Former US President Donald Trump filed a complaint on Wednesday, July 7, accusing Facebook, Twitter, Google and their owners of being responsible for “illegal, unconstitutional censorship”.
“I, as the principal representative, are filing a major class action lawsuit against tech giants including Facebook, Google and Twitter, as well as their owners Mark Zuckerberg, Sundar Pichai and Jack Dorsey”, of the billionaire at his club golf course. declare. , new Jersey.
“We are asking the Federal Court for the Southern District of Florida to order an immediate end to illegal and shameful censorship by social media groups targeting Americans,” he explained. The former US president said this would be the first in a series of “many” other lawsuits aimed at taking “big tech” into account. We are engaged in a fight that we are going to win, ”he promised in front of an audience of guests.
The real estate mogul has been the source of many lawsuits during his career. He was kicked out by social network Twitter on January 6 after a deadly attack on the Capitol during the certification ceremony of his rival Joe Biden’s victory.
Before being banned, Donald Trump had around 89 million followers on Twitter as well as 35 million on Facebook and 24 million on Instagram.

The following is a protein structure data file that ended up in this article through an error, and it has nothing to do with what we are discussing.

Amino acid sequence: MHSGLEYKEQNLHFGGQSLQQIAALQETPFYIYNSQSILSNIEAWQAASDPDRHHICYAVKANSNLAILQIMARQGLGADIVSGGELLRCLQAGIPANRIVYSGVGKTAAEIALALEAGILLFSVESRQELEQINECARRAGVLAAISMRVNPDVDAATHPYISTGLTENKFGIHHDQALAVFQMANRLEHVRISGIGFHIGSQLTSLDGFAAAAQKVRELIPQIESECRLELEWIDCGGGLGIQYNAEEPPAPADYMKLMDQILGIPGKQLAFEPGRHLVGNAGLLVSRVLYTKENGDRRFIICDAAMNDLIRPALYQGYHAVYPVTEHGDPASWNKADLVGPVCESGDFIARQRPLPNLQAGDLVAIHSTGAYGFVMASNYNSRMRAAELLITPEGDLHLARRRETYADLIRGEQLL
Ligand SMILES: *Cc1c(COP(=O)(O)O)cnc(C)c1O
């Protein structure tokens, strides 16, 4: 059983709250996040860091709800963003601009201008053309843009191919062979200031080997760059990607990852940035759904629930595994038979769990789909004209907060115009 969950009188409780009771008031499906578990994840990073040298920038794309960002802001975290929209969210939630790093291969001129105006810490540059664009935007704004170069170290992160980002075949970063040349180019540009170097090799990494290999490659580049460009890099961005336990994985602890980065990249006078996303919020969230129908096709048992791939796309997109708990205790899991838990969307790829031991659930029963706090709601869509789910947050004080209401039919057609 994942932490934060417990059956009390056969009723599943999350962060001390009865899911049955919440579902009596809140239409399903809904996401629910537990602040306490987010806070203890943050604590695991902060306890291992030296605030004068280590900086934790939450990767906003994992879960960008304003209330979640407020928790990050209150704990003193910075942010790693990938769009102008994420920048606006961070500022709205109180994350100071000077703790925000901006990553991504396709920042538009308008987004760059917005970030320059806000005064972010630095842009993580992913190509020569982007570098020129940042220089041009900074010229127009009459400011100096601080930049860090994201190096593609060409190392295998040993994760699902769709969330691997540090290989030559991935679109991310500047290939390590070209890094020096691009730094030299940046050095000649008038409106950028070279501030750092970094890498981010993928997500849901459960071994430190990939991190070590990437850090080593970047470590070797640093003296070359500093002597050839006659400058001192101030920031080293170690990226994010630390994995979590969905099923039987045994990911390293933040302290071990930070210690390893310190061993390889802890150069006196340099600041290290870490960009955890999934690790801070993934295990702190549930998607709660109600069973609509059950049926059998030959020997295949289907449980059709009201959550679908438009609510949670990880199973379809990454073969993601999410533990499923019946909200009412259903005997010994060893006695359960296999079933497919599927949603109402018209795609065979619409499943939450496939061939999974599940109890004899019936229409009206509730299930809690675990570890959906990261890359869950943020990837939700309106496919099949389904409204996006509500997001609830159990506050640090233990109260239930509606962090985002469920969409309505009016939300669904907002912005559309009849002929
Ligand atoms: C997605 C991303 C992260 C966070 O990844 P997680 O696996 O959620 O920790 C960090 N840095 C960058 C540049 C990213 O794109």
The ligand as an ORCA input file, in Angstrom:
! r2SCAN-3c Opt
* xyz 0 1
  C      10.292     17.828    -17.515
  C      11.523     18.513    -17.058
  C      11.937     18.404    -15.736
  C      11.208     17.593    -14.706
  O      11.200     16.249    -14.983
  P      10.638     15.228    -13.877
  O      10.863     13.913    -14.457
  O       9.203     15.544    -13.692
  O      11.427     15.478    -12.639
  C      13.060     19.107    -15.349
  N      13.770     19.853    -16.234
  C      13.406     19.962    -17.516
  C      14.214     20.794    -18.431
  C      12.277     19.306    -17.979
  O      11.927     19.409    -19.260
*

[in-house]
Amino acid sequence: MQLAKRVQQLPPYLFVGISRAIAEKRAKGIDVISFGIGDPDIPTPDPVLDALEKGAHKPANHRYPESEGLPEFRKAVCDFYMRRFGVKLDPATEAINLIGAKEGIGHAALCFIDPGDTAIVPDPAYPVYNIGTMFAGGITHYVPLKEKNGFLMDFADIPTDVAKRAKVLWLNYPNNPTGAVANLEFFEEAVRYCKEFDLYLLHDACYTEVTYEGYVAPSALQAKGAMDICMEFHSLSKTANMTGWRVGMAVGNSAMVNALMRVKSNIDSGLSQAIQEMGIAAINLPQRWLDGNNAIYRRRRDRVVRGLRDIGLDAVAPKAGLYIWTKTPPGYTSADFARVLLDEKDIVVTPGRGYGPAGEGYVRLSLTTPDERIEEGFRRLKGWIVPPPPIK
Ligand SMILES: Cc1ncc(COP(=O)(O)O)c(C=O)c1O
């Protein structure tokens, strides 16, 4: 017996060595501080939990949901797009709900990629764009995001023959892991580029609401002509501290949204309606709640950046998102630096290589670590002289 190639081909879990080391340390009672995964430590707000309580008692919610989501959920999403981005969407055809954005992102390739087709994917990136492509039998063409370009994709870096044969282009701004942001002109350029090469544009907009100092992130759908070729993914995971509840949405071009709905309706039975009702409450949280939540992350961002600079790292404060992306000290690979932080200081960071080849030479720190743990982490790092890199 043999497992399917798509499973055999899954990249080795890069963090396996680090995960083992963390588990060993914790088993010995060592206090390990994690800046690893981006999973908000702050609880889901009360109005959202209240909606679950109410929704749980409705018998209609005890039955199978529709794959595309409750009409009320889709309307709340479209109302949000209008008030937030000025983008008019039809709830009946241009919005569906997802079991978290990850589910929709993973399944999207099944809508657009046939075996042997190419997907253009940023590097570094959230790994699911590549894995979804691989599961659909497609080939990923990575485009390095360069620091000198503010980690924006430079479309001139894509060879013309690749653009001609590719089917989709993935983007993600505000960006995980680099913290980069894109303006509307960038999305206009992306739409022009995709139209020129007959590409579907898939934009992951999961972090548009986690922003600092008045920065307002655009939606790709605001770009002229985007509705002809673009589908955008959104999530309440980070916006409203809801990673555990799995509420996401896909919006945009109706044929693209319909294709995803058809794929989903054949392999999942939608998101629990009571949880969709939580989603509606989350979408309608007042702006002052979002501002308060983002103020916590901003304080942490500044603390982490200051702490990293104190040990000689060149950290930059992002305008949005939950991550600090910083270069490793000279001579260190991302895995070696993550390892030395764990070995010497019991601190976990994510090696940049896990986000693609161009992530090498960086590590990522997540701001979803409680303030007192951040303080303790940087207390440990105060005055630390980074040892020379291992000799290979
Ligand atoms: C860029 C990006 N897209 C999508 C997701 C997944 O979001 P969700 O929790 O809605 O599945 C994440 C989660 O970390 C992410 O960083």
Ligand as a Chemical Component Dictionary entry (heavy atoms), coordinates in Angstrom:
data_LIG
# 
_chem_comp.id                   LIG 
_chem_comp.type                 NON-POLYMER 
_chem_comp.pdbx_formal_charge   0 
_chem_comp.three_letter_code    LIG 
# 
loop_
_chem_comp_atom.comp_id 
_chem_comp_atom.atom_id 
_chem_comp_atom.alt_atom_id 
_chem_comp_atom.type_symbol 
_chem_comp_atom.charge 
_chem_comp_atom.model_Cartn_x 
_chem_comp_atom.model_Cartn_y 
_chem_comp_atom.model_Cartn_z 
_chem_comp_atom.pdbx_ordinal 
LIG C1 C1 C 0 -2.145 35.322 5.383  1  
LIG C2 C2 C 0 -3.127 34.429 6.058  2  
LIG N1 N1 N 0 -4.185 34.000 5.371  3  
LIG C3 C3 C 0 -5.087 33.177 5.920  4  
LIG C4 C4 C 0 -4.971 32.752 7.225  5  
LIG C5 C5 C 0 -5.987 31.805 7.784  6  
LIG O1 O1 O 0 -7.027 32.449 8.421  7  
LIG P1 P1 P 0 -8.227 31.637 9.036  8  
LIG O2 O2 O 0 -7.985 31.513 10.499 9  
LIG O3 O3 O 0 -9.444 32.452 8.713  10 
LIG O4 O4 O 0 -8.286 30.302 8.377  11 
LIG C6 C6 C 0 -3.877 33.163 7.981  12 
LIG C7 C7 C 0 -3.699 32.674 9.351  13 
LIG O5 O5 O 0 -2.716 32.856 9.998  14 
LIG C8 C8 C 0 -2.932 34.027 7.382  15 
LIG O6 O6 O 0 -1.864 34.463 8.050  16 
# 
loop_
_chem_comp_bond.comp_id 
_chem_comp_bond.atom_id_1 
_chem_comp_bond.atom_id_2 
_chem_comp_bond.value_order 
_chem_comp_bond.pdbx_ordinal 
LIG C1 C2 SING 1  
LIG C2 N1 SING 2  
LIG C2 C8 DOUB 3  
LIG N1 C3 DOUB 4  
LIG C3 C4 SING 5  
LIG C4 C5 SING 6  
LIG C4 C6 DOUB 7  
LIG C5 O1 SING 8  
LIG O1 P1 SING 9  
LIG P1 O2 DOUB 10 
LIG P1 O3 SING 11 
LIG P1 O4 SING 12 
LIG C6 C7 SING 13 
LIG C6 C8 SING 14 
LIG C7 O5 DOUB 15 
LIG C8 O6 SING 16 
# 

On these platforms, he notably minimized the seriousness of the pandemic and denounced so-called electoral fraud, never demonstrated in court.
“Google and YouTube have deleted countless videos that dare to question the decision of the World Health Organization” during the COVID-19 pandemic, the former president lamented on Wednesday.
This complaint is unlikely to succeed, according to legal experts, at least that’s what Eric Goldman, a law professor specializing in high-tech at Santa Clara University, is “convinced Trump will lose.” “The First Amendment to the US Constitution, which defends freedom of expression, only bars public actors, not private organizations,” he told AFP, “Based on these 61 files, I believe Trump will lose. ”
what if it was rather A publicity stunt?
To Matt Schruers, president of the tech giant CCIA lobby, “actions of the trivial class won’t change the fact that users, even presidents of the United States, must abide by the rules they agree to.” “This complaint is a publicity stunt and it is unlikely that it will proceed in the courts,” said Jamil Jaffer, head of the “Knight First Amendment Institute” center specializing in protecting freedom of expression at Columbia University. He said, however, that it was “important” to debate “what kind of obligations the First Amendment might impose on private actors who have as much influence on public discourse” as social media.
If it is specifically American conservatives who are opposed to the ouster of Donald Trump from the social network, the Democrats have tech giants as well.